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January 26, 2024

Cervical cancer awareness isn't just for January

IU Health Bloomington Hospital

Cervical cancer awareness isn't just for January

Cervical cancer impacts many individuals and families across the world.

It’s the fourth most common cancer in women worldwide and the fourth highest in cancer-related deaths. The United States sees about 11,500 new diagnoses and 4,000 deaths of cervical cancer annually.

The good news is that screening and prevention efforts can positively affect these numbers.

In honor of Cervical Cancer Awareness Month, check out the quick facts below and share the information with your loved ones. After all, education can be a powerful catalyst of change.

  • Ways to help prevent cervical cancer:
    • Start routine HPV vaccination at ages 11 to 12, through age 26.
      • Preventing HPV may reduce your risk of cervical cancer. Talk to your doctor about recommended dosing schedules.
    • Start routine Pap tests at age 21 and repeat every three to five years.
    • Practice safe sex to reduce the risk of sexually transmitted infections.
    • Don’t smoke.
  • Risk factors for cervical cancer:
    • Human papillomavirus (HPV) infection causes almost all cases of cervical cancer.
    • A history of smoking.
    • Three or more full-term pregnancies.
    • Use of oral contraceptives.
    • A high number of sexual partners.
    • Sexually active at an early age.
    • History of sexually transmitted infection.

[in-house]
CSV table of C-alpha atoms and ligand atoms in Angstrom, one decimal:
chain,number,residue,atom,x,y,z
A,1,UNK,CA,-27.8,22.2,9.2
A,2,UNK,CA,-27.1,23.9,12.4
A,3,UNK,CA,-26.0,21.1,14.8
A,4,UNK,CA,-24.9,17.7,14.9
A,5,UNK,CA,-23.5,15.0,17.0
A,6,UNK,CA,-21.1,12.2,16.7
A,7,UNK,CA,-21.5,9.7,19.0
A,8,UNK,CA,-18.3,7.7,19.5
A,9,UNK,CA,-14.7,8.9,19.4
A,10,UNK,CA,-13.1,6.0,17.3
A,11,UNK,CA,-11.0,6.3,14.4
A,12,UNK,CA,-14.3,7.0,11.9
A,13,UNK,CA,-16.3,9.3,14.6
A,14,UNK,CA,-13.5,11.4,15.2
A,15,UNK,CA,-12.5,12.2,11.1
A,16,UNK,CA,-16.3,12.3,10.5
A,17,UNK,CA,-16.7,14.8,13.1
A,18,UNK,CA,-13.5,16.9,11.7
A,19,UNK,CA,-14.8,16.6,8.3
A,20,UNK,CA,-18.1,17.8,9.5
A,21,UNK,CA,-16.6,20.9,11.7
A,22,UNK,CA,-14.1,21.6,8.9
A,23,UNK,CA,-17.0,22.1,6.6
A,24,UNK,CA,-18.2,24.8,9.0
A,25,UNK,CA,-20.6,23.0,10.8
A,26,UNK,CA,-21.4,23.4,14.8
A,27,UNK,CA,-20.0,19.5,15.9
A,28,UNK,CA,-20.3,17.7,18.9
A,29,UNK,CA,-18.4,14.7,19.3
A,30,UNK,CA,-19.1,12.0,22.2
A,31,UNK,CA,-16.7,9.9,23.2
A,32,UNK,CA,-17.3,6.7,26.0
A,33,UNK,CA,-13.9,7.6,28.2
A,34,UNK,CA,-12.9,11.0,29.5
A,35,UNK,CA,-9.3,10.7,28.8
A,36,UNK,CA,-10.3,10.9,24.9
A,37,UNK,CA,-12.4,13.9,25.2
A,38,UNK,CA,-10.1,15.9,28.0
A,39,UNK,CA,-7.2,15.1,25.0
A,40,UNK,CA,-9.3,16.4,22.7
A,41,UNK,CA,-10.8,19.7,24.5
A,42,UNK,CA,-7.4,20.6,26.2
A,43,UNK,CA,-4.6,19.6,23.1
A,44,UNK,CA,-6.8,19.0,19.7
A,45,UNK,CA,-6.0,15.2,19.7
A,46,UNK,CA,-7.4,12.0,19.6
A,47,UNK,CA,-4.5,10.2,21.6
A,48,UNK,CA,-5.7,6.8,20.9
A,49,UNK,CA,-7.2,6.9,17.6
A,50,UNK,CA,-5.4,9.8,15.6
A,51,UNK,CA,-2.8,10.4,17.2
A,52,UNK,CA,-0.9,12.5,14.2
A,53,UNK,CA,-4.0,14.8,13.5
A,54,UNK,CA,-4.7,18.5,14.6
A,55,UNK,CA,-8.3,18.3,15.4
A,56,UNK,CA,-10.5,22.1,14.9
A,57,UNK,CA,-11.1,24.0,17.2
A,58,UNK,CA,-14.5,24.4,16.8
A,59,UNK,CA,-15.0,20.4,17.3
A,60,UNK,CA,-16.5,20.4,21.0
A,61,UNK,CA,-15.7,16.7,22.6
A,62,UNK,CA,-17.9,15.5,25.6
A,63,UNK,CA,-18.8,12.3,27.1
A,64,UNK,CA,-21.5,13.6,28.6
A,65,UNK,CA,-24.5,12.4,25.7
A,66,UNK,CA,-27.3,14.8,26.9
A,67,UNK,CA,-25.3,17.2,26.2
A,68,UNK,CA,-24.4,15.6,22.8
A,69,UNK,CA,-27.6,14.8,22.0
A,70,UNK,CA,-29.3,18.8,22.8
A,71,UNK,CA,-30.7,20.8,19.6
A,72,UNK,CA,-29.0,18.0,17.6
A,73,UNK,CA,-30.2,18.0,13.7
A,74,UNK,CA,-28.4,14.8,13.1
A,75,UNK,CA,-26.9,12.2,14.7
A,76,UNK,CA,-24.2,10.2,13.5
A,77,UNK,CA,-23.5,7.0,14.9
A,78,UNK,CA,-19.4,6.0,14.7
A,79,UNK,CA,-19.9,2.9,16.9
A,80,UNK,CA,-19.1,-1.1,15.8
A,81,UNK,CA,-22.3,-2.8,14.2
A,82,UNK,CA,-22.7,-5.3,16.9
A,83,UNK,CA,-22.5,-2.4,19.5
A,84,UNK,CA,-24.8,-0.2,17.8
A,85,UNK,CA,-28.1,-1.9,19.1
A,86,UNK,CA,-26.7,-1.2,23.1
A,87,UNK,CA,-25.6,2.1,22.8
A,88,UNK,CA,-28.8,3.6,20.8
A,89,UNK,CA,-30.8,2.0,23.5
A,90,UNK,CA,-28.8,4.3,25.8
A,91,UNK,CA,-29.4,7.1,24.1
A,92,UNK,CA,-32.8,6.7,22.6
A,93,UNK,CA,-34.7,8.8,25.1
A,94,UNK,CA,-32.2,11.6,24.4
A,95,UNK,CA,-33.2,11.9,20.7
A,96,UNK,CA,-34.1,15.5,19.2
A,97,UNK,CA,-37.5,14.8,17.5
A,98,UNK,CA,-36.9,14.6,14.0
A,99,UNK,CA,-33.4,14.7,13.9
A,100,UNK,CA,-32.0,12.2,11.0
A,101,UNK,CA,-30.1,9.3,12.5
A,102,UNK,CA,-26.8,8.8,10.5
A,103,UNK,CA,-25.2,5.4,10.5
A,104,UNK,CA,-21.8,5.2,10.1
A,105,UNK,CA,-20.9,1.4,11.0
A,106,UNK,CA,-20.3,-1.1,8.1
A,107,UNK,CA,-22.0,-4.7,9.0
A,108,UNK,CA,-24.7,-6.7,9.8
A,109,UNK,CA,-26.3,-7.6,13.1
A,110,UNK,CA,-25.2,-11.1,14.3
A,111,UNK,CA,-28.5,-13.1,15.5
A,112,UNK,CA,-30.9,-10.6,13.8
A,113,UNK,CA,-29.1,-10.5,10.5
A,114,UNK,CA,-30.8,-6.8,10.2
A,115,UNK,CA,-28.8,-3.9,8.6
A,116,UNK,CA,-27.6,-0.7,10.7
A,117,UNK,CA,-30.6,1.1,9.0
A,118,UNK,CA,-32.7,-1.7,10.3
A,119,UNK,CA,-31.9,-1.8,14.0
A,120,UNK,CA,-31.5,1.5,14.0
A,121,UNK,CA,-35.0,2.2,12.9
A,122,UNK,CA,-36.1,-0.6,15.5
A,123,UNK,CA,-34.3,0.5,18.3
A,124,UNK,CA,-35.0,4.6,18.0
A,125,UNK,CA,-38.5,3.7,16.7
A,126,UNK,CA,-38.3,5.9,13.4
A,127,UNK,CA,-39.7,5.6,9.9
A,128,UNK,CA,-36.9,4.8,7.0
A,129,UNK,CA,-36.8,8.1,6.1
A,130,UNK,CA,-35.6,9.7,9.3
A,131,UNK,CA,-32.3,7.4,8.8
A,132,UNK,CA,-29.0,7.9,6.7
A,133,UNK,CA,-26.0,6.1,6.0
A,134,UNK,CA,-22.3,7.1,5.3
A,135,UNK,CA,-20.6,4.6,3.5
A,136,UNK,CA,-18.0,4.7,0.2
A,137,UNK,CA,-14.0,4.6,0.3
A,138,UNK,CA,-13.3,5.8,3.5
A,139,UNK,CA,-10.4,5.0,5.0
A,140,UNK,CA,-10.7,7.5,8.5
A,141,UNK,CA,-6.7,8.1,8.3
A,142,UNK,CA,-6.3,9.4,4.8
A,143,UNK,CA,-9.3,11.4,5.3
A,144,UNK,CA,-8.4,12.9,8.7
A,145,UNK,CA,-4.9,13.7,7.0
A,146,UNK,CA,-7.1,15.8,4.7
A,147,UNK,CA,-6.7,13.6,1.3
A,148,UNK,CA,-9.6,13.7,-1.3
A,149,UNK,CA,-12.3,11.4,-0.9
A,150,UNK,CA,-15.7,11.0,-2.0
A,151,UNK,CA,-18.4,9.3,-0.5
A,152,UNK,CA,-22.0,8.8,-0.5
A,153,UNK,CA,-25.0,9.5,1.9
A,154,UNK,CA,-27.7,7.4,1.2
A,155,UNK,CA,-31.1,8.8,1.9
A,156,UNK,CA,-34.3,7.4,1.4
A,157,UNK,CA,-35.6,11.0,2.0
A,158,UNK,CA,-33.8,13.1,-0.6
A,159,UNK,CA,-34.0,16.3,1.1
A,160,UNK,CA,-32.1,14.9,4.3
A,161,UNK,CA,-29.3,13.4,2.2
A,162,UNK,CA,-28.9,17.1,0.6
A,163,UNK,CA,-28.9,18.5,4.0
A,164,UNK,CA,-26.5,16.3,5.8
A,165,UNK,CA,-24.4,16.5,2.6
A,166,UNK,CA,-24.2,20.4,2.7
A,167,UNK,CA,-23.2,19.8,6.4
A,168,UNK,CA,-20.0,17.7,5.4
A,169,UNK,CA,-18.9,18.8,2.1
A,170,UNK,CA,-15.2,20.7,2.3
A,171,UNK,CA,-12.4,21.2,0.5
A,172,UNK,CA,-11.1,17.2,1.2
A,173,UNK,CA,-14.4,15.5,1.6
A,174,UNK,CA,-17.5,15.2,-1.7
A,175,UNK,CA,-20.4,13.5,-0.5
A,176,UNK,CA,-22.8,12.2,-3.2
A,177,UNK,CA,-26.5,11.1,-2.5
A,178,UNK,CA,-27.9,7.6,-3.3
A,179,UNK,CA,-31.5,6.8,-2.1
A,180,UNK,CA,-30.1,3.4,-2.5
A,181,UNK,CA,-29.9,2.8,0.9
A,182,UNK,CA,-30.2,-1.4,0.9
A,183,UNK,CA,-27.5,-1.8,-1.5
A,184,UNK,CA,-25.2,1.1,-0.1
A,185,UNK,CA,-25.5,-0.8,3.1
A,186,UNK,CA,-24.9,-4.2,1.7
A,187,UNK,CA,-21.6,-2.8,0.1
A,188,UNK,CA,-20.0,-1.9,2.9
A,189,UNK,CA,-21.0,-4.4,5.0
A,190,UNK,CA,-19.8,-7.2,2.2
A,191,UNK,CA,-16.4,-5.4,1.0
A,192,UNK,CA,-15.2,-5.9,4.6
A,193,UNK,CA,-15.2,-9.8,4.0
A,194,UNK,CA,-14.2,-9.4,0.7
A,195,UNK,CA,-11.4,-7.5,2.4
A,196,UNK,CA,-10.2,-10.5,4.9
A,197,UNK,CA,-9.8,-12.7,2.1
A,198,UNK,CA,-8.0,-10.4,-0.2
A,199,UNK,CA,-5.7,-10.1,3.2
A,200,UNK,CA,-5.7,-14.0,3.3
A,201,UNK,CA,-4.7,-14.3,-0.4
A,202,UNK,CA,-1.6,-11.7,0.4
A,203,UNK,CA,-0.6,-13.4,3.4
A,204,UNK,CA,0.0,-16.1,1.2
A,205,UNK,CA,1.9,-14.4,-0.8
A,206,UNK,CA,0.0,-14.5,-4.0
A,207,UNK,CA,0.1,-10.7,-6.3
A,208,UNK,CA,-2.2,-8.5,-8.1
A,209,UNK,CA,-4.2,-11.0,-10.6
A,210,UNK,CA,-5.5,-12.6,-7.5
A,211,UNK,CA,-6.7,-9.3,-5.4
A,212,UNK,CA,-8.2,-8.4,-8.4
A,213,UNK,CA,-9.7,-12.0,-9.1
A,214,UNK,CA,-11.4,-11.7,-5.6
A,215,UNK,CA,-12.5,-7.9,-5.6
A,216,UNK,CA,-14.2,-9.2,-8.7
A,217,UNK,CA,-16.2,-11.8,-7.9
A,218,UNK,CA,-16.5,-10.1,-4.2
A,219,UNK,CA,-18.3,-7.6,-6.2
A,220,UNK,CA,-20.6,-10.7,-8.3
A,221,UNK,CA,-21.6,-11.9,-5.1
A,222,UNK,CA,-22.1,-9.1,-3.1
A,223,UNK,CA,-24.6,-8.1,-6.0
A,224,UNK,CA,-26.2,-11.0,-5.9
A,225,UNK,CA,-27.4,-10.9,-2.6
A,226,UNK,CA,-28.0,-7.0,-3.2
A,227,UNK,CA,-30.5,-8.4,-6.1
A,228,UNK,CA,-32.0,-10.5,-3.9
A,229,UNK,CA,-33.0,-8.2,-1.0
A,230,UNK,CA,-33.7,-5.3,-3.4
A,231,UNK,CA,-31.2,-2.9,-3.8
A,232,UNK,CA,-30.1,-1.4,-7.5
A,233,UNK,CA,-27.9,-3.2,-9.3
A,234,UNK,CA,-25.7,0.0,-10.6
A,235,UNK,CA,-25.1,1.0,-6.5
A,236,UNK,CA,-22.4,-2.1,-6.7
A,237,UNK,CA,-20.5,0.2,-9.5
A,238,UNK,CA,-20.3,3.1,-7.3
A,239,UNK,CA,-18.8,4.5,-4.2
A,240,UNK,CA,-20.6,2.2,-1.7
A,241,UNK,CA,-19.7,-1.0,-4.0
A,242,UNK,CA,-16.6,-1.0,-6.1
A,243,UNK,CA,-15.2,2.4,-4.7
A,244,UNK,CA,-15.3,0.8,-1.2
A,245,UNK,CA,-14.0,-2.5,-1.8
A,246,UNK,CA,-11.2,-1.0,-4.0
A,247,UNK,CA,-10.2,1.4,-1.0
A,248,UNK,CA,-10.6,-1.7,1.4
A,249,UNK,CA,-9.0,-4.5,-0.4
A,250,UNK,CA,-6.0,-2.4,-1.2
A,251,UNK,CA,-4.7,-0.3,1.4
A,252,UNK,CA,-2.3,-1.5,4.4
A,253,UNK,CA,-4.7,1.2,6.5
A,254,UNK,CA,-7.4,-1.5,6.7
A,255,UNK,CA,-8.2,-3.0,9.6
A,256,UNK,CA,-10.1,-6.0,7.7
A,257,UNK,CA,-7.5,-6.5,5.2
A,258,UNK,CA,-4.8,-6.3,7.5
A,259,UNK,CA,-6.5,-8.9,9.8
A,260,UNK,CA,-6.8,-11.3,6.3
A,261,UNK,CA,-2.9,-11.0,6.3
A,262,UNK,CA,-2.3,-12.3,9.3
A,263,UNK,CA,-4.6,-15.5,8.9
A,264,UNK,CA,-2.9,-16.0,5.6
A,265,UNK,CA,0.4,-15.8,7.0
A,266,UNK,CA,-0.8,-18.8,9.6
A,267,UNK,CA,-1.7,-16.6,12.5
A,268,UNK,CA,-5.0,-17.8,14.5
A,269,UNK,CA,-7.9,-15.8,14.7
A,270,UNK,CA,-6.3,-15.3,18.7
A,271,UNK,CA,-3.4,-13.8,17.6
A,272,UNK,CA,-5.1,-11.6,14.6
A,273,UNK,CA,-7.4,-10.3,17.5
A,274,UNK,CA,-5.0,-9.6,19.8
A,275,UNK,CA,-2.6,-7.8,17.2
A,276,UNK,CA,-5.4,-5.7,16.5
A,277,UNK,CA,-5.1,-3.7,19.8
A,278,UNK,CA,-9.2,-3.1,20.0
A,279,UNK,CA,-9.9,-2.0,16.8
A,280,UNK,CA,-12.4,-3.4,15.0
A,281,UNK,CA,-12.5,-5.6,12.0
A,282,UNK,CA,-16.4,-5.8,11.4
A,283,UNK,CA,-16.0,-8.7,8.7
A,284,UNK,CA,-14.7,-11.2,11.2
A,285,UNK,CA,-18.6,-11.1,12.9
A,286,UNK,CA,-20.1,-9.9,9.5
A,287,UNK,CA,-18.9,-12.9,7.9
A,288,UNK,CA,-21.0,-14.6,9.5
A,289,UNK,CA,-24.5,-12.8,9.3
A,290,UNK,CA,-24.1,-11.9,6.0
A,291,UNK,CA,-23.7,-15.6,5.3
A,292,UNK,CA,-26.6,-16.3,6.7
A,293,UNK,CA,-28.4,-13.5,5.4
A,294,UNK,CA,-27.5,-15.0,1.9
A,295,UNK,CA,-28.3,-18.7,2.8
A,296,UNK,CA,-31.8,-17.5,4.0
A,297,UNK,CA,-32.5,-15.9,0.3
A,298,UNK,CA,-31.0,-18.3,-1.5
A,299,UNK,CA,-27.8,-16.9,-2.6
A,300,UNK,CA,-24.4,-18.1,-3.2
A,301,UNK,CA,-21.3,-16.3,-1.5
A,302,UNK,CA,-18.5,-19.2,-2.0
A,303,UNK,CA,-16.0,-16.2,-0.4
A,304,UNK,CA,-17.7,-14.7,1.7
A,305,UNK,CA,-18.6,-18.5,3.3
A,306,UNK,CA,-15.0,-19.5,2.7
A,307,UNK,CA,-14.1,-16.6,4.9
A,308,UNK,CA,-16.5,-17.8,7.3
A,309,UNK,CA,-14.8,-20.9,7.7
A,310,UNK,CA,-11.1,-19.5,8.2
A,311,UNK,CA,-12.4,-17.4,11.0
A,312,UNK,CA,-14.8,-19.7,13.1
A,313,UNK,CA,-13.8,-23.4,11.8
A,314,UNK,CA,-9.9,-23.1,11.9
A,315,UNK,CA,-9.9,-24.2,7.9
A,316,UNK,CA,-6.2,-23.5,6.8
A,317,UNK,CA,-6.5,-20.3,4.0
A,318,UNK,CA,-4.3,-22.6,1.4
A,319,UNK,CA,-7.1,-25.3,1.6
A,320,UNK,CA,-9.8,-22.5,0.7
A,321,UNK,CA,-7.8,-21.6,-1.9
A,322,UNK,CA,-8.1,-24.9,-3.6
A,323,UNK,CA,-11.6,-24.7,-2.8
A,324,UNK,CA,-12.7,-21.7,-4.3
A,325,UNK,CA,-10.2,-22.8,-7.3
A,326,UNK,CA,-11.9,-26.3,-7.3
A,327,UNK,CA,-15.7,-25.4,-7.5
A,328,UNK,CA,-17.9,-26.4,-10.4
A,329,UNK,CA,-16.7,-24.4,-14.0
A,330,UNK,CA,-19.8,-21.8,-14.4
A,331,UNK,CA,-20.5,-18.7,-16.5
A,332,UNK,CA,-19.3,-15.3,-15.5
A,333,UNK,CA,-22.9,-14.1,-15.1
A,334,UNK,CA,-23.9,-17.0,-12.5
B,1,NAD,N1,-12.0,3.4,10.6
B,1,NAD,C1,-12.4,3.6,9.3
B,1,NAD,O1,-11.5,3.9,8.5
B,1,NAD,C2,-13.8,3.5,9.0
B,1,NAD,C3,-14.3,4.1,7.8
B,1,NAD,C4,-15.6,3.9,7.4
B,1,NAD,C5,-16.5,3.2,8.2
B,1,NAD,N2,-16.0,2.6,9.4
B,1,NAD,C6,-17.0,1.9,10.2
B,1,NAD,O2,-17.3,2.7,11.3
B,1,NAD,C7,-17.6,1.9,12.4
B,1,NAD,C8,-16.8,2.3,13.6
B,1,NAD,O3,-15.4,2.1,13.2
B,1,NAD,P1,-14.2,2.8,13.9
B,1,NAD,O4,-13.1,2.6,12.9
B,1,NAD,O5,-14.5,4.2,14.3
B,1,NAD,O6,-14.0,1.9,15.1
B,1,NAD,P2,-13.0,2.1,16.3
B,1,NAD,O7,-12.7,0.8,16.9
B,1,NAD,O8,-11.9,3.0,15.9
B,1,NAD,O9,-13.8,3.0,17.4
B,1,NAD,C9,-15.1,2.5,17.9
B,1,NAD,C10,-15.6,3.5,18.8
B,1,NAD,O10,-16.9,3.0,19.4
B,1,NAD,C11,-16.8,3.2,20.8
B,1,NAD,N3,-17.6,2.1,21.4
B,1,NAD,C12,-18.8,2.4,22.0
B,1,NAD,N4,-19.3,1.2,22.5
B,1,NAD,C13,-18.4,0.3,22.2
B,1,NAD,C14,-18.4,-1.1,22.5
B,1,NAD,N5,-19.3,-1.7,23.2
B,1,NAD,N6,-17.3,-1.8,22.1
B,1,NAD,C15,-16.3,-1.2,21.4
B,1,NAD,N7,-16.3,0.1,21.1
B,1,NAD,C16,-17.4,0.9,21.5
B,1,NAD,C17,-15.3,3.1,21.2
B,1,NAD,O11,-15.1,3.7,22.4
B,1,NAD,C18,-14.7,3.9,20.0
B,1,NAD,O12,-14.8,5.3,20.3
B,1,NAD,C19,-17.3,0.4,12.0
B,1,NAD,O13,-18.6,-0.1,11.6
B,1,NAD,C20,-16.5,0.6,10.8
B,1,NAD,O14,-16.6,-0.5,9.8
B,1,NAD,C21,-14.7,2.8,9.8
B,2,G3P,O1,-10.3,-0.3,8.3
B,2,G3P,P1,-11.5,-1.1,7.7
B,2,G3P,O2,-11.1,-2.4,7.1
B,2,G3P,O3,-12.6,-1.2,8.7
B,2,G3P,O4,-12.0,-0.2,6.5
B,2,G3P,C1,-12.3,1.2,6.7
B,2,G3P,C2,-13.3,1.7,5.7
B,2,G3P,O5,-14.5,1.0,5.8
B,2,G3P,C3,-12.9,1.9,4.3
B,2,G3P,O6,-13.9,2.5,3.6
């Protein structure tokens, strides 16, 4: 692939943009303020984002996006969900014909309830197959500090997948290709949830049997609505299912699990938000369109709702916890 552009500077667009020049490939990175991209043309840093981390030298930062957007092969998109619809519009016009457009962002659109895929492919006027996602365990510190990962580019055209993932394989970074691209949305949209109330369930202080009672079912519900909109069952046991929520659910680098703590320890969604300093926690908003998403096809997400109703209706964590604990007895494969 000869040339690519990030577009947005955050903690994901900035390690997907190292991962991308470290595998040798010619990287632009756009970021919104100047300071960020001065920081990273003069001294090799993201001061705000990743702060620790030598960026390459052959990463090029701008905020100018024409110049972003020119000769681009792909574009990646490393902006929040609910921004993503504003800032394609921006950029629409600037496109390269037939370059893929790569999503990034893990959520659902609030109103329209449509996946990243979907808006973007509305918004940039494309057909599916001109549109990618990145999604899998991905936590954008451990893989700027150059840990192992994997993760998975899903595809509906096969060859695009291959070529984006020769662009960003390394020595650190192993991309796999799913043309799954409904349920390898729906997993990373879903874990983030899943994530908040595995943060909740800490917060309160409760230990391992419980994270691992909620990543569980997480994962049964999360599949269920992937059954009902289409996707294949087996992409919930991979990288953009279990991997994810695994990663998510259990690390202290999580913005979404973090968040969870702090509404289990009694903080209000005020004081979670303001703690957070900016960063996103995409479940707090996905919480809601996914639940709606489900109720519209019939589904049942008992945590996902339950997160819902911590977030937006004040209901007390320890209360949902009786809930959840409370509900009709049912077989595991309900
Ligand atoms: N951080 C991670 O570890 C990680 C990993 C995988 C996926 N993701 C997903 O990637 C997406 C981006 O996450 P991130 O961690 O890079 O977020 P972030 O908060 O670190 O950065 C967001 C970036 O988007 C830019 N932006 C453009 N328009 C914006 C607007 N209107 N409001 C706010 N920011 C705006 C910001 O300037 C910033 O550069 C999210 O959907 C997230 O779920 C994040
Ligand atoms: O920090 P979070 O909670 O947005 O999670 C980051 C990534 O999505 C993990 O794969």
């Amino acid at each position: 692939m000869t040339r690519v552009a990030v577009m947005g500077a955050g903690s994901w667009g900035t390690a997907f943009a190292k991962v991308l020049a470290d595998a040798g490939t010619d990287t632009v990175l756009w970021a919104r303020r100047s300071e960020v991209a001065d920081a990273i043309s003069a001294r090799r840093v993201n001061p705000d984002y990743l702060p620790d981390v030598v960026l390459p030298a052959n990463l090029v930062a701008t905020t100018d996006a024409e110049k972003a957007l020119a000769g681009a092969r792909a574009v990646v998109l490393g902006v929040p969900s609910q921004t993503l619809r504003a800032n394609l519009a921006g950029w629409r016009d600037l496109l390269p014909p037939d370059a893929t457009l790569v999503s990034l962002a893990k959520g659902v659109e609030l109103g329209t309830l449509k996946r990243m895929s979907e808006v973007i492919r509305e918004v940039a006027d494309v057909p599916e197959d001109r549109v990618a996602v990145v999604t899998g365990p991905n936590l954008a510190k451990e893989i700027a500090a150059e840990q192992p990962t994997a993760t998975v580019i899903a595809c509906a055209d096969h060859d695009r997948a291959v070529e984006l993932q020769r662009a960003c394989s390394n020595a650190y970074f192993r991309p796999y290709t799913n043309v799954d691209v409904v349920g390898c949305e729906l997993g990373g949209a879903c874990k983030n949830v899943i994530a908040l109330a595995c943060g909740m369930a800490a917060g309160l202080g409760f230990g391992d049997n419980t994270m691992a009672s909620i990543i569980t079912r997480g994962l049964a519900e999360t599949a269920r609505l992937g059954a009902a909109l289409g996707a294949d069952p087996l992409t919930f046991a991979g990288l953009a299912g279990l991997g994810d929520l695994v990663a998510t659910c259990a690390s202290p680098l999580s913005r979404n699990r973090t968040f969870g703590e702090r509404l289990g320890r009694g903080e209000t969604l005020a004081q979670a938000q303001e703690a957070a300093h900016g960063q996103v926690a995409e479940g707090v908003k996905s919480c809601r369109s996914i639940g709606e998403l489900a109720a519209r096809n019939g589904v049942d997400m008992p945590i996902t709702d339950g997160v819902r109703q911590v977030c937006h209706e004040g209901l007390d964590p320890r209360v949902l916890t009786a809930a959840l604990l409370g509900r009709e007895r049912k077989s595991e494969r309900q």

• Some autoimmune diseases.
    • A weakened immune system.
    • Exposure to miscarriage prevention medication.
  • Get screened for cervical cancer through routine Pap tests:
    • Twenty-one to 29-year-olds should have a Pap test every three years.
    • Thirty to 65-year-olds should have a Pap test every three years, an HPV test every five years or an HPV/Pap co-test every five years.
    • If you’re older than 65 years, please speak with your healthcare provider to decide what is best for you.
    • Your healthcare provider may recommend alternative screenings based on your risk factors. Sharing your complete health history with them can help determine the best schedule for these screenings.
  • Common symptoms of cervical cancer:
    • Vaginal bleeding after intercourse, between periods or after menopause.
    • Menstrual bleeding is heavier and lasts longer than usual.
    • Watery, bloody vaginal discharge that may be heavy and have a foul odor.
    • Pelvic pain or pain during intercourse.
  • Cervical cancer diagnoses:
    • A biopsy of the cervix
    • Transvaginal ultrasound
    • May need a CT scan or PET scan, if indicated
  • Treatment options for cervical cancer can depend on the cancer stage:
    • Cone biopsy
    • Surgery to remove the cervix and sometimes the uterus
    • External beam radiation therapy
    • Brachytherapy
    • Chemotherapy
    • Clinical Trials
  • Tips for healthcare appointments when you have cervical cancer:
    • Make a list of questions before the appointment and bring them with you.
    • Take someone with you to take notes so you don’t forget what the provider says.
    • Be open with your provider about any changes or concerns you have.

January may be Cervical Cancer Awareness Month, but this health concern affects people year-round. Share the information above and help make a change.


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